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To Carpet or Not To Carpet

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When deciding on what type of flooring in a rental property to install as a landlord, you have many factors to consider. Some of these factors include cost, durability, ease of cleaning, and resiliency to wear and tear. As one might suspect, different types of flooring are best suited for different parts of rental properties (for example, most people have an understanding that carpet isn’t a top choice for a bathroom). That being said, flooring products have come a long way in recent years with advanced technology and new innovations, so you have more choices than ever! Below are some of the options for flooring with their pros and cons.

 

Carpet

Pros: Easy to install and one of the most affordable options for flooring in a rental property. The carpet is also soft, warm, and welcoming. Another advantage of carpet is that the padding and the fibers keep the noise down, especially in multi-unit properties.

 

Cons: Carpet needs to be cleaned frequently by a professional service. Also, it wears out faster than some other flooring options and may not be the best choice for high traffic areas. Because it holds onto moisture, it’s not a good idea to install in bathrooms and kitchens. It can also harbor allergens, dust and even small pests like fleas. Tears, stains, and burns are not easy to fix or repair.

Luxury Vinyl Tile (LVT)

Pros: This is an extremely popular tile for rental properties. It is very durable and easy to install. Some landlords prefer the glue down versions but many also prefer the click LVT that acts as a floating floor above your baseboard. This is popular in kitchens and bathrooms as it won’t allow water to penetrate it and won’t be scuffed easily.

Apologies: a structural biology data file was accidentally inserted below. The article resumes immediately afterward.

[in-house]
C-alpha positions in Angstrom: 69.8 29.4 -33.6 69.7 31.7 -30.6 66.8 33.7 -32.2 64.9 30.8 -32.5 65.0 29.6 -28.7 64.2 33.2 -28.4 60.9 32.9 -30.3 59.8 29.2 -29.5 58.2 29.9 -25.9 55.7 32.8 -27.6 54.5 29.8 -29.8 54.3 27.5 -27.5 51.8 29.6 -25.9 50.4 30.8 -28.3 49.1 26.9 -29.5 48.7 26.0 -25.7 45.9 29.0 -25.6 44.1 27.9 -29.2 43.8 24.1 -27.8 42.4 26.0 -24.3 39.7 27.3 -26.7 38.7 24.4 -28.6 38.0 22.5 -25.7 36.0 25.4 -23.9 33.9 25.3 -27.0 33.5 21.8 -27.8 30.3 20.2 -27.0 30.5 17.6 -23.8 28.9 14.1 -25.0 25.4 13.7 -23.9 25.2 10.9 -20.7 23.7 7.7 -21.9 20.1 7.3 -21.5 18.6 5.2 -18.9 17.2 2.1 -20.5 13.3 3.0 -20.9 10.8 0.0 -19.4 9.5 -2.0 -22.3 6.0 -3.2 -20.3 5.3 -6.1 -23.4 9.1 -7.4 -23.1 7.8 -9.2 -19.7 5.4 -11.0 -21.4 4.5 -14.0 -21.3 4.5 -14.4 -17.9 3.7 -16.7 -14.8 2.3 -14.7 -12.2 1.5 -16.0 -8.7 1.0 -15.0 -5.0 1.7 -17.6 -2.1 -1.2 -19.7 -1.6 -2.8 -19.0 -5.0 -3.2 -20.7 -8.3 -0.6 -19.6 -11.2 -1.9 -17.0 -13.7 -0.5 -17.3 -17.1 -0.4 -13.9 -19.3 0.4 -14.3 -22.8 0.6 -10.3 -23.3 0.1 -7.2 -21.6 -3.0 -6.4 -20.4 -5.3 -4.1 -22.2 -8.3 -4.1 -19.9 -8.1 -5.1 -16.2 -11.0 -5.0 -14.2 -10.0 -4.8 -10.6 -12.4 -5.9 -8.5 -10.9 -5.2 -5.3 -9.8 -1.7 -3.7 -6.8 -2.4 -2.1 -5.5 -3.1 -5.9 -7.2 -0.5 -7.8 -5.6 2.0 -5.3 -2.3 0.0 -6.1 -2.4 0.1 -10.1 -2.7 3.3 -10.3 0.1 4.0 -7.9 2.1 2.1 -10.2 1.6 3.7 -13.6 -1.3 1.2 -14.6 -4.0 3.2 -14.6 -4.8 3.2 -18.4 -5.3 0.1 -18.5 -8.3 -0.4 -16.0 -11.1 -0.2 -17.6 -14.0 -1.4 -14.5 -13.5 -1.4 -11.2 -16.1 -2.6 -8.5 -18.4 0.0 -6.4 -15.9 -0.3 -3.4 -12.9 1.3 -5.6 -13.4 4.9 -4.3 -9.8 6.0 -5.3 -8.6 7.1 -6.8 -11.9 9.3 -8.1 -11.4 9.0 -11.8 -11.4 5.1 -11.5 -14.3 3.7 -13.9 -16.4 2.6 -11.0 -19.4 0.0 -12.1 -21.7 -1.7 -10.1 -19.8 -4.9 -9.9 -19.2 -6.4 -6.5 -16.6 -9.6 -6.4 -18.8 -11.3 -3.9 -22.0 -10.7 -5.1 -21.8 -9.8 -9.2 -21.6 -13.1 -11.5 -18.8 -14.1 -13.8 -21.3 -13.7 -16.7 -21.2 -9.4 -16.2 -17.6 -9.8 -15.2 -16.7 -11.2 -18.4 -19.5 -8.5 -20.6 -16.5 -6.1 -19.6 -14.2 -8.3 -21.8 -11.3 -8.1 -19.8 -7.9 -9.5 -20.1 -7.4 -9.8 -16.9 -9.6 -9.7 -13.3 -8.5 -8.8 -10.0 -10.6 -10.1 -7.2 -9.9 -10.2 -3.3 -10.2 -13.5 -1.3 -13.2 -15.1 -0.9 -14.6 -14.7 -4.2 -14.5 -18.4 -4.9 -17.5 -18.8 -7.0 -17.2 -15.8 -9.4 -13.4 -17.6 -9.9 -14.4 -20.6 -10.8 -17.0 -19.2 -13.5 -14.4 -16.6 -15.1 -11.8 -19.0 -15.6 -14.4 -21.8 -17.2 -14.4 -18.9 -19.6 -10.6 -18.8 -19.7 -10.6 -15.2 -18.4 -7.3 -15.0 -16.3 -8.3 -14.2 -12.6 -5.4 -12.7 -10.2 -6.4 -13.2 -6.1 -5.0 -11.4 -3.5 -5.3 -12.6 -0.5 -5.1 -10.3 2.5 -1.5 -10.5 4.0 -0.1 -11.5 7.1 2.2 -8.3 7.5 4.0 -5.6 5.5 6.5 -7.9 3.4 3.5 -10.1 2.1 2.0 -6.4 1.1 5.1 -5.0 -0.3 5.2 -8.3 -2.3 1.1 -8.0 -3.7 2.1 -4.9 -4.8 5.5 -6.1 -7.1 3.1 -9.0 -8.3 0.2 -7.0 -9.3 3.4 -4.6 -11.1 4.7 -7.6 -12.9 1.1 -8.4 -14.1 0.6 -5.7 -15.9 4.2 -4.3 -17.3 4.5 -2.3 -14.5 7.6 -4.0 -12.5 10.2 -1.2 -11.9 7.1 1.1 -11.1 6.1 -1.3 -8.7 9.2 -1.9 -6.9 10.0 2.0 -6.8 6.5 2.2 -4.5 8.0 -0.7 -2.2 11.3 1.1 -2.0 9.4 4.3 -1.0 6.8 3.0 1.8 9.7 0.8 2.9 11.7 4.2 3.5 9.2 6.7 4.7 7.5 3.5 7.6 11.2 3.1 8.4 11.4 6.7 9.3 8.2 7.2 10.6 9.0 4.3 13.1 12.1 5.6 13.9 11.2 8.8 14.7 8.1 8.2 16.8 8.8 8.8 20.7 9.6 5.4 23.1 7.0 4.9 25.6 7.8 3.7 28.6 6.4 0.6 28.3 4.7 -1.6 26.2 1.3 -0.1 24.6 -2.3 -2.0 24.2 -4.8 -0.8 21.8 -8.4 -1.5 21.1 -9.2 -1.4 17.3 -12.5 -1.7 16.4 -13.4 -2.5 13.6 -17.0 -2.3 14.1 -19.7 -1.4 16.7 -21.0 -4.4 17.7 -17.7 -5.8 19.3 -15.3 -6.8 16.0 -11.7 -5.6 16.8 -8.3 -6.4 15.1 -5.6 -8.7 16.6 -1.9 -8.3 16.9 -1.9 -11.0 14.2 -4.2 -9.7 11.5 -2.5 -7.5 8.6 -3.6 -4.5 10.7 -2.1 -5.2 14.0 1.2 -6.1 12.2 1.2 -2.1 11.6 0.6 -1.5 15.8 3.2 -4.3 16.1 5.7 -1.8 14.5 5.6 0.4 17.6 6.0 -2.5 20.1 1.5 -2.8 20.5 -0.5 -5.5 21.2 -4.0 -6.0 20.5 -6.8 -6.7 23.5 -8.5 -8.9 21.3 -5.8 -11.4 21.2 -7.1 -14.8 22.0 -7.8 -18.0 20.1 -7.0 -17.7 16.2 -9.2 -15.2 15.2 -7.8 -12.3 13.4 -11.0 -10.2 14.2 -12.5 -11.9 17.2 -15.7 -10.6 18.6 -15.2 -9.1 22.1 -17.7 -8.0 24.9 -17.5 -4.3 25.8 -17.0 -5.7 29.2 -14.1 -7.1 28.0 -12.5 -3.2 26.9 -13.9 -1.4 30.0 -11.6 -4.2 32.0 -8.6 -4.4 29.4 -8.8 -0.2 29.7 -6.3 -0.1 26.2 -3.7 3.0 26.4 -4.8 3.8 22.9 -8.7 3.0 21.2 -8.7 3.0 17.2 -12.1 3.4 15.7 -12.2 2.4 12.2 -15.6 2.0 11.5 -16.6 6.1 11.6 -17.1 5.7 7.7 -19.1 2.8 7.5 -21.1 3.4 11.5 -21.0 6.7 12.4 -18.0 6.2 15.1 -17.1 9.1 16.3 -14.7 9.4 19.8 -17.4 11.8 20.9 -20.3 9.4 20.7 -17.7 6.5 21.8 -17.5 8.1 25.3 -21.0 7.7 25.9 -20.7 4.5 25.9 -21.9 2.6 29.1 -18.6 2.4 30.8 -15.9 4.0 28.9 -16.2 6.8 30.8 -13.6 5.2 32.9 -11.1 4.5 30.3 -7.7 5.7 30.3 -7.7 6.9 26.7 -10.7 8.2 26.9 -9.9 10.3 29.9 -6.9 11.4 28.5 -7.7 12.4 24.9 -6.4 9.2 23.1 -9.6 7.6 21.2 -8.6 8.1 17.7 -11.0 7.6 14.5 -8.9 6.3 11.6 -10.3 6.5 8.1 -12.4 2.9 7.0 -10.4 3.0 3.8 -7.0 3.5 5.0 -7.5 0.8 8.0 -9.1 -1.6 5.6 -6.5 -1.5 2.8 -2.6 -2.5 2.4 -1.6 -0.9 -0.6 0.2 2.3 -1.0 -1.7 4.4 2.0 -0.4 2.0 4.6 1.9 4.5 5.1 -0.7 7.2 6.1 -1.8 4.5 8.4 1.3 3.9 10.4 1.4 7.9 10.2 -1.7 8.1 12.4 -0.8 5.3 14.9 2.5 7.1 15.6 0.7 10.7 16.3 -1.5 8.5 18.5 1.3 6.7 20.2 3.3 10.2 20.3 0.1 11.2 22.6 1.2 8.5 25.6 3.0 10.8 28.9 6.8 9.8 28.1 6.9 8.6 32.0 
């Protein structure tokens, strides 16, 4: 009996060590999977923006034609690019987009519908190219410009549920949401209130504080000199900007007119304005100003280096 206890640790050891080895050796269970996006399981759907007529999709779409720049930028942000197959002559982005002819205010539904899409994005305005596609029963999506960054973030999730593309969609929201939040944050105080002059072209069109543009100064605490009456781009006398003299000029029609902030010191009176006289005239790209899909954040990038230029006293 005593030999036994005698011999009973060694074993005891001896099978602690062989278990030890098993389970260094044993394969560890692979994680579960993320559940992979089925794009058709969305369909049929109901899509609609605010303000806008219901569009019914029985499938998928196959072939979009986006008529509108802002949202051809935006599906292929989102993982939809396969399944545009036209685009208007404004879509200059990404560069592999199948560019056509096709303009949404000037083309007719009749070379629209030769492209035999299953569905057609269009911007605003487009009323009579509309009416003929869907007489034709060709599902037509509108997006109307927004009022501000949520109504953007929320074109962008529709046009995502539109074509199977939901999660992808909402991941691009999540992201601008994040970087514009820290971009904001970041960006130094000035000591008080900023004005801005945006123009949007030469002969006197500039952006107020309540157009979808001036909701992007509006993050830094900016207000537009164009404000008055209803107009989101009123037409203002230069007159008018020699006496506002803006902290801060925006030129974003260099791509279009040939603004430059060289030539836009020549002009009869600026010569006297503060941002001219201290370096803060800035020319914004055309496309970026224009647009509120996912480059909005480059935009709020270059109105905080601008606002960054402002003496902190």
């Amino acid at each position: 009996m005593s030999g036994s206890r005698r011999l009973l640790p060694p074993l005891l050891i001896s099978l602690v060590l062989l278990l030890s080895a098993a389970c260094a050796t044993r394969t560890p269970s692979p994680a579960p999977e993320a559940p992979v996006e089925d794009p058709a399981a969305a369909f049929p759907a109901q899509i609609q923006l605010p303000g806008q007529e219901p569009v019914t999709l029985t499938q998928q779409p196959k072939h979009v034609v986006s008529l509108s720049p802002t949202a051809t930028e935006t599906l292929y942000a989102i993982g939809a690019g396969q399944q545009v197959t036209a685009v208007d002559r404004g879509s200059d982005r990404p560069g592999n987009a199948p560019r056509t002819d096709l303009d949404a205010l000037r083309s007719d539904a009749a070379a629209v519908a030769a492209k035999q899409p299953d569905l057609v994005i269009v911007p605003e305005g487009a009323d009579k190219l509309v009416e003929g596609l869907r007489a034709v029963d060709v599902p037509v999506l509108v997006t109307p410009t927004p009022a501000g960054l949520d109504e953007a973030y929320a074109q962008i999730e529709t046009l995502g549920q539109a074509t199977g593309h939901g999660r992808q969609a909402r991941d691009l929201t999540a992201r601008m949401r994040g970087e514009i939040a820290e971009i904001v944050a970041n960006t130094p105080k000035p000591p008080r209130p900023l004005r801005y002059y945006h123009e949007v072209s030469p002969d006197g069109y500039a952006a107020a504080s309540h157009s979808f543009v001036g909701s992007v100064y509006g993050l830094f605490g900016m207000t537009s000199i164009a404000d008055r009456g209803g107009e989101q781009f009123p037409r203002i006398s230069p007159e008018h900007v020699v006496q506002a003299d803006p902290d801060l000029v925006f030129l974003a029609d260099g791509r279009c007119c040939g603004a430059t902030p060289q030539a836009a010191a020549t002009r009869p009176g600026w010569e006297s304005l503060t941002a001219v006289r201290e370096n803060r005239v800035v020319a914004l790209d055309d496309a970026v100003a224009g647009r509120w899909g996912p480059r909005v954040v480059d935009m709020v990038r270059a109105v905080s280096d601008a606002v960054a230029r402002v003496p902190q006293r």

Cons: This is a harder surface so noise will bounce more and some LVT can be more costly depending on the style you’re going for.

 

Vinyl

Pros: Extremely popular and quite affordable, vinyl is part of the resilient flooring group. It is highly versatile and moisture resistant, making it ideal for bathrooms, laundry areas, and kitchens. It’s moisture-resistant and easy to clean with standard floor cleaner. Vinyl is softer for the feet than other options like tile, stone, and wood and absorbs noise better than the other materials. Vinyl also comes in a wide range of colors and patterns, from faux tile to imitation stone and wood. Sheet vinyl, solid vinyl tile, and luxury vinyl tile are all options at different prices.

Cons: Vinyl can be gouged by sharp objects or ripped if any furniture is dragged across it. Nicks, rips, and cuts can’t really be repaired in sheet vinyl, while vinyl tile fares better. Vinyl is also difficult to remove and replace if the property owner wants to upgrade. Because it is inexpensive, vinyl doesn’t do much to boost a property’s resale value. It can also discolor when exposed to UV rays and when it comes in contact with rubber (like a rubber-backed bath mat).